The Union Blockade Essay Research Paper THE — страница 2

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February of 1862, not because Britain believed the blockade was effective, but because she didn’t want to get involved in the war. Britain’s recognition did not imply that she refused to have anything to do with blockade-running. On the contrary, Britain was glad to profit from the business opportunity, and British companies owned and controlled a large share of the blockade-runners. The British no doubt realized the blockade’s ineffectiveness when, in the words of a U.S. consul at Liverpool, “Members of Parliament, mayors, magistrates, aldermen, merchants, and gentlemen are all daily violating the laws of nations. Nine-tenths of all vessels now engaged in the business were built and fitted out in England by Englishmen and with English capital, and are now (1862) owned by

Englishmen.”[5] Fast blockade-runners would travel between Confederate ports and the ports of Nassau, Bermuda, and Havana, and then ships would sail cargoes between these ‘depot’ ports and England. The task on hand for the Union Navy was made nearly impossible by the size and geography of the Southern coast. It spans 3,600 miles and has almost 200 river mouths, inlets, bays and harbors. In addition it is basically a double coastline because it is filled with interior channels. Small ships did not have to leave directly from a port; instead they could take an inner channel and pop out into the open sea from almost anywhere they wanted. The Navy did not have the ships to guard every inlet, so they had to concentrate on putting a cordon of ships around the major ports, like

Wilmington, Charleston, Savannah, and the big ports in the Gulf of Mexico. Even this was hard because those ports were often protected by forts, and thus blockading ships had to keep their distance.[6] The result was that many hundreds of miles of coast were left unguarded and small or shallow-draft ships could escape through the protected waterways. Since much of this trade was done in secret by small sailing ships of which there are no records, the possibility exists that blockade-running took place on a significantly larger scale than is apparent from the official harbor records of the major ports. Even when ships were guarding ports, their blockades were too lax and easily penetrable. In December of 1861, the British warship Desperate came to test for blockaders at Galveston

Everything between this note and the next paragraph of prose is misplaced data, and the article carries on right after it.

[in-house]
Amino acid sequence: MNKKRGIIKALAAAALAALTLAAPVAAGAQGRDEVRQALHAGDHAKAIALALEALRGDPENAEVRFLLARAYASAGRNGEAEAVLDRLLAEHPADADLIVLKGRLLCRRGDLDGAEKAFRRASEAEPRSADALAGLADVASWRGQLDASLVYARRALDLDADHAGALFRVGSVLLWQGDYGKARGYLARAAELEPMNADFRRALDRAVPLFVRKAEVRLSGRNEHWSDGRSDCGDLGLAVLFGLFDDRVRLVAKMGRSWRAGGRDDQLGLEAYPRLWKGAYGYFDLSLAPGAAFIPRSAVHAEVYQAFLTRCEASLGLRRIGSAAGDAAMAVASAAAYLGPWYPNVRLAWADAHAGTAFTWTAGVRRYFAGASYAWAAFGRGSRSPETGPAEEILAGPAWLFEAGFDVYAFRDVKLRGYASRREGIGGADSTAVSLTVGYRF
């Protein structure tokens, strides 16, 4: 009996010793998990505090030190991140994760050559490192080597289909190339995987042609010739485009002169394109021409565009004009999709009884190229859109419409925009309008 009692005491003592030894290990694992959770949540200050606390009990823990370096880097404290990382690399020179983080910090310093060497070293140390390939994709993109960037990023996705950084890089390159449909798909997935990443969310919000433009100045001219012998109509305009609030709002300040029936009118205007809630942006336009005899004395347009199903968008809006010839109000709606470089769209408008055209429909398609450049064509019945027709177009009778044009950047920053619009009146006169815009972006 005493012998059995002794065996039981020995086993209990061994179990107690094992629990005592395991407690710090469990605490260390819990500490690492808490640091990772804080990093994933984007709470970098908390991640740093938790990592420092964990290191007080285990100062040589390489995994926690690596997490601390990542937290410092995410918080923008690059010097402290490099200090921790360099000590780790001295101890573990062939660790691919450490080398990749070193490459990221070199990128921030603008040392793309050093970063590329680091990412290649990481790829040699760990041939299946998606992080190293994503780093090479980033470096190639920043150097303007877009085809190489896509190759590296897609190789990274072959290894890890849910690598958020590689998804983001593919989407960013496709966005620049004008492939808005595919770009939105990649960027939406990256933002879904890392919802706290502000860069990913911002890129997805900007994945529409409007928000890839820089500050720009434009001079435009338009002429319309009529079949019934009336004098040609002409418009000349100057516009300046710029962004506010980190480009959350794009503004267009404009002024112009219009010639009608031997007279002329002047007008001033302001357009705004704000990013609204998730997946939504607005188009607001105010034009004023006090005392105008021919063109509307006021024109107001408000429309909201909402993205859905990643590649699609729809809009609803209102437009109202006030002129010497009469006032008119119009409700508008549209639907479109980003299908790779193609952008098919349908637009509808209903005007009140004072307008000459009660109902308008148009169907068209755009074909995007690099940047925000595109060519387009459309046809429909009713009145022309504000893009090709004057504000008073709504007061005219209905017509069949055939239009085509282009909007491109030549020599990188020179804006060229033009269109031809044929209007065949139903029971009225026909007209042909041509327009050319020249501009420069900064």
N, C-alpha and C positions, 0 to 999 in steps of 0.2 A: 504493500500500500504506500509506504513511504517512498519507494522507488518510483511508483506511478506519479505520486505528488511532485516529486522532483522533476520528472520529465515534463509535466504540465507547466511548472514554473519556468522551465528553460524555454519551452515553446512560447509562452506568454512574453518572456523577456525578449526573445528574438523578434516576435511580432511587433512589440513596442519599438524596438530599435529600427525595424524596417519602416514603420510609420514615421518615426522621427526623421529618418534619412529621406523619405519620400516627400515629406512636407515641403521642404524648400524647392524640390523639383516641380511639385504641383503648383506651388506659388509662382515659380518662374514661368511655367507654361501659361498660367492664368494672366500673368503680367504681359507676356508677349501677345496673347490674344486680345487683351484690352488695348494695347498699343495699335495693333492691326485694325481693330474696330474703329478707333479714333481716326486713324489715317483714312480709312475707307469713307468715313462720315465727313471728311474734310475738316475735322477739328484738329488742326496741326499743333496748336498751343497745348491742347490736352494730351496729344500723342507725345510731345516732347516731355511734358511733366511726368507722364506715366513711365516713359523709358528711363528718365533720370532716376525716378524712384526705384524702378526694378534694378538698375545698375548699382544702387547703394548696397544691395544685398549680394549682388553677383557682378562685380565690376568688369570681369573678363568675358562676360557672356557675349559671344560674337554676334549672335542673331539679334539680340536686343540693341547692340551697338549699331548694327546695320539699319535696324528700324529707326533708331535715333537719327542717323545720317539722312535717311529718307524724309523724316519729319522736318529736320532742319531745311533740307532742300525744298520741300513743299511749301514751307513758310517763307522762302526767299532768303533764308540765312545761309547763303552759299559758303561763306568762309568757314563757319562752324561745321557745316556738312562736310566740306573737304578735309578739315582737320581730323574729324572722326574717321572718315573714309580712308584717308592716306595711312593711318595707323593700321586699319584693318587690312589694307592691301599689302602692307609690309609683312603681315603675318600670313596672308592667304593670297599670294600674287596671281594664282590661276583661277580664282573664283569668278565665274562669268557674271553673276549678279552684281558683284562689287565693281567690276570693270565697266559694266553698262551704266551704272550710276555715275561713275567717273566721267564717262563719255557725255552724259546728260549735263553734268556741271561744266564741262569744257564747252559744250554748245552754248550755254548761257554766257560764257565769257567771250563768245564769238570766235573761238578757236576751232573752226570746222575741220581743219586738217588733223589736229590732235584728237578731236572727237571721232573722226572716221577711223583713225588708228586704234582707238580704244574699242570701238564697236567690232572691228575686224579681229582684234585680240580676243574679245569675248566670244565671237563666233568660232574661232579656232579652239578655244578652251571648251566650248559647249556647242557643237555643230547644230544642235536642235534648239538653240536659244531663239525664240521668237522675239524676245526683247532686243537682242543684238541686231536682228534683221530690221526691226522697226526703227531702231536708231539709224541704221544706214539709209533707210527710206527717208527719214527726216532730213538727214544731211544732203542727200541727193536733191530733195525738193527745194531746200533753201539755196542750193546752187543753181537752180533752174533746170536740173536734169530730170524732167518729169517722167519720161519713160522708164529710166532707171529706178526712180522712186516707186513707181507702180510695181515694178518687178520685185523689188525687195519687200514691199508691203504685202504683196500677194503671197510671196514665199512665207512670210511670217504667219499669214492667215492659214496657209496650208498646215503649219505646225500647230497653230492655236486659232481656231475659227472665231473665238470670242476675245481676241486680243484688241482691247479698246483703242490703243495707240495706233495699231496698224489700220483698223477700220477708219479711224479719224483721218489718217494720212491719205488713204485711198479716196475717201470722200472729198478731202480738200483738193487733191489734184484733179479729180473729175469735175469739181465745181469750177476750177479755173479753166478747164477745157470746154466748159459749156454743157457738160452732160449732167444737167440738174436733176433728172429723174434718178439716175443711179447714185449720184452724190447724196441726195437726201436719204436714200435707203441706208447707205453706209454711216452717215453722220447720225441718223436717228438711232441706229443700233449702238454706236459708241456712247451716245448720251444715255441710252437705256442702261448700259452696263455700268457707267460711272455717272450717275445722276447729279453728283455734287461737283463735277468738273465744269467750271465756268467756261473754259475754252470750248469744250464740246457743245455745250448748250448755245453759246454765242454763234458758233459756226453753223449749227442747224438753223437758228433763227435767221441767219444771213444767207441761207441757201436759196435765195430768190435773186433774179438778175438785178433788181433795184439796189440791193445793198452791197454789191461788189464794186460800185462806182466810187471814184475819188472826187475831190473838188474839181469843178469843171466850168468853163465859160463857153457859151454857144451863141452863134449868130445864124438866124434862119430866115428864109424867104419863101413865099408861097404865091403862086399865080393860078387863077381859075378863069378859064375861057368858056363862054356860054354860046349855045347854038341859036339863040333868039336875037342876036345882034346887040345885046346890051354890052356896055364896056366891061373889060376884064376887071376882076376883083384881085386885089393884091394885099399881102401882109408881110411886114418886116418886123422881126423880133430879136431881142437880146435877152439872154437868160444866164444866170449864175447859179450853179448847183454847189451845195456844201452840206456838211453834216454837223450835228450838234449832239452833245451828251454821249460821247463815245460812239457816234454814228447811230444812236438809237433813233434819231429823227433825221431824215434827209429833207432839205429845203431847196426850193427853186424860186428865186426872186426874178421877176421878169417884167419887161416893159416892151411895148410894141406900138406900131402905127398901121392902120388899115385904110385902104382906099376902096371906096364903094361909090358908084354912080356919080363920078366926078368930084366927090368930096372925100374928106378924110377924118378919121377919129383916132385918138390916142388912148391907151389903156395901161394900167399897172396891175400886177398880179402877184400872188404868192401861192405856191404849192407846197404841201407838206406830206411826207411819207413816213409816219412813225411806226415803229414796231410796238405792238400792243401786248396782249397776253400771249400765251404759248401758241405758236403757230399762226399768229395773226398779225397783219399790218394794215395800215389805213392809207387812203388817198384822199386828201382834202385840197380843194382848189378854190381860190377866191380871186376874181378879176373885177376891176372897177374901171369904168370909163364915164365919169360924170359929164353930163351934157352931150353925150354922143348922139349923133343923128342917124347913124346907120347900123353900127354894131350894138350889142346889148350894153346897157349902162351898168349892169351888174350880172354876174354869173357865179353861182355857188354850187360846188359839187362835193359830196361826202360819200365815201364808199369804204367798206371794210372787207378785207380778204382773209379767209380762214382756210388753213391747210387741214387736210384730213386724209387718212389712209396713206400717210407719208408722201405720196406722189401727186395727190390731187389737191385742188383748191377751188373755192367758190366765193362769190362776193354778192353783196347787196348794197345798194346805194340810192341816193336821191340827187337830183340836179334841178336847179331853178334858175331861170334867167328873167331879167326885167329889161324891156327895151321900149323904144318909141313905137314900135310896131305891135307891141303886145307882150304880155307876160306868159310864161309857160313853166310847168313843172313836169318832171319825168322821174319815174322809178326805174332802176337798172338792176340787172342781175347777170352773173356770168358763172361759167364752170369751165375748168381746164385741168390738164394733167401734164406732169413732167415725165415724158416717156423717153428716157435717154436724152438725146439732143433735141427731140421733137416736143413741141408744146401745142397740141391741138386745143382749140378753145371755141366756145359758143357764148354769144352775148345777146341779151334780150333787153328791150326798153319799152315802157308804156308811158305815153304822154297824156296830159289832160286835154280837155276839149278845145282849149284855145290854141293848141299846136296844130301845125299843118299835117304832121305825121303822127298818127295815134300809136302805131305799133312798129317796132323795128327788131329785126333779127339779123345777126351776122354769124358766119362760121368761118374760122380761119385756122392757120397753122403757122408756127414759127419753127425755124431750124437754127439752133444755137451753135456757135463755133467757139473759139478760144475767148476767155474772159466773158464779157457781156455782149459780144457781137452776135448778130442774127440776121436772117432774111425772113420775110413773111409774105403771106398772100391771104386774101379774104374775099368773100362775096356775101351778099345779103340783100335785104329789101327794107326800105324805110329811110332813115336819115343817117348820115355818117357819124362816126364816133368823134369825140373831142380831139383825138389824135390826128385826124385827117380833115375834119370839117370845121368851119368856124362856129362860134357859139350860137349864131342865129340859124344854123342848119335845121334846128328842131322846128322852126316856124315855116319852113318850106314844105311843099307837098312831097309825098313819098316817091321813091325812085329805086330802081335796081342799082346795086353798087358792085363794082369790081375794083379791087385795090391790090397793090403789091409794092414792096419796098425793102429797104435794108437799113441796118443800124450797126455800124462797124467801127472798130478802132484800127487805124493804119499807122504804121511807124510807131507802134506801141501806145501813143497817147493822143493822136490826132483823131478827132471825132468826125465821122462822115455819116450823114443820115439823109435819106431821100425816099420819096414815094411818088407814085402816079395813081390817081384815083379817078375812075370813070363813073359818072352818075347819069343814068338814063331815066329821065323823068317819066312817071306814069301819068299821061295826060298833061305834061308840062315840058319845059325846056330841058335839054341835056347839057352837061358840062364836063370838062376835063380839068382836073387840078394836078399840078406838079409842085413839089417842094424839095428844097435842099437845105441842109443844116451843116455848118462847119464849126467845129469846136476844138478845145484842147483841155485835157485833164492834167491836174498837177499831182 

by making its presence known with smoke. When nothing happened, its commander wrote, “Having seen no United States man-of-war here, I concluded that the port was not effectively blockaded, and it will be my duty to report the same to my superior officer.”[7] Still disappointed by the blockade of Galveston as late as May 1864, Gideon Welles wrote to Read Admiral Farragut that “It can not but be looked upon as a miserable business when six good steamers, professing to blockade a harbor, suffer four vessels to run out in one night.”[8] This sort of poor enforcement was by no means restricted to Galveston; it was characteristic of most blockade enforcement. In August of 1861, Charles Prioleau of Fraser, Trenholm & Co., of Liverpool (one of the largest blockade-running

companies and also the Confederate fiscal agency in England) tested the Savannah blockade by sending a boat through. The boat went through with no interference or encounters with any blockaders and came back with a cargo full of cotton.[9] In addition to proving the blockade ineffective, this was an extremely profitable voyage and prompted the company to buy a fleet of blockade-runners, and it encouraged many other enterprising people to jump into such a lucrative business. Throughout 1861, Consul Mure at New Orleans also reported continuous foreign trade between Mobile and New Orleans and Havana, Cuba. In early 1862, he sent reports of ships like the Vanderbilt having easy rides back and forth, loaded with more than 90,000 pounds of powder, prompting other merchants to charter

their own blockade-runners.[10] On August 12, 1861, Allen Fullerton, the British consul at Savannah, wrote that “The blockade of such ports is not effective, being maintained by the United States Government not by vessels of war permanently stationed off the mouth of each harbour. . . but merely by a few vessels cruising up and down the coast, appearing off a port one day and leaving. . . the next.”[11] Throughout 1862 and 1863, although Savannah was more frequently guarded well at the main entrance, the side and inner passages were left open. There are also numerous letters from Consuls Bunch and Walker at Charleston saying that its blockade was equally ineffective. Up to 1864 British consuls at Savannah and Charleston continued to report every-increasing numbers of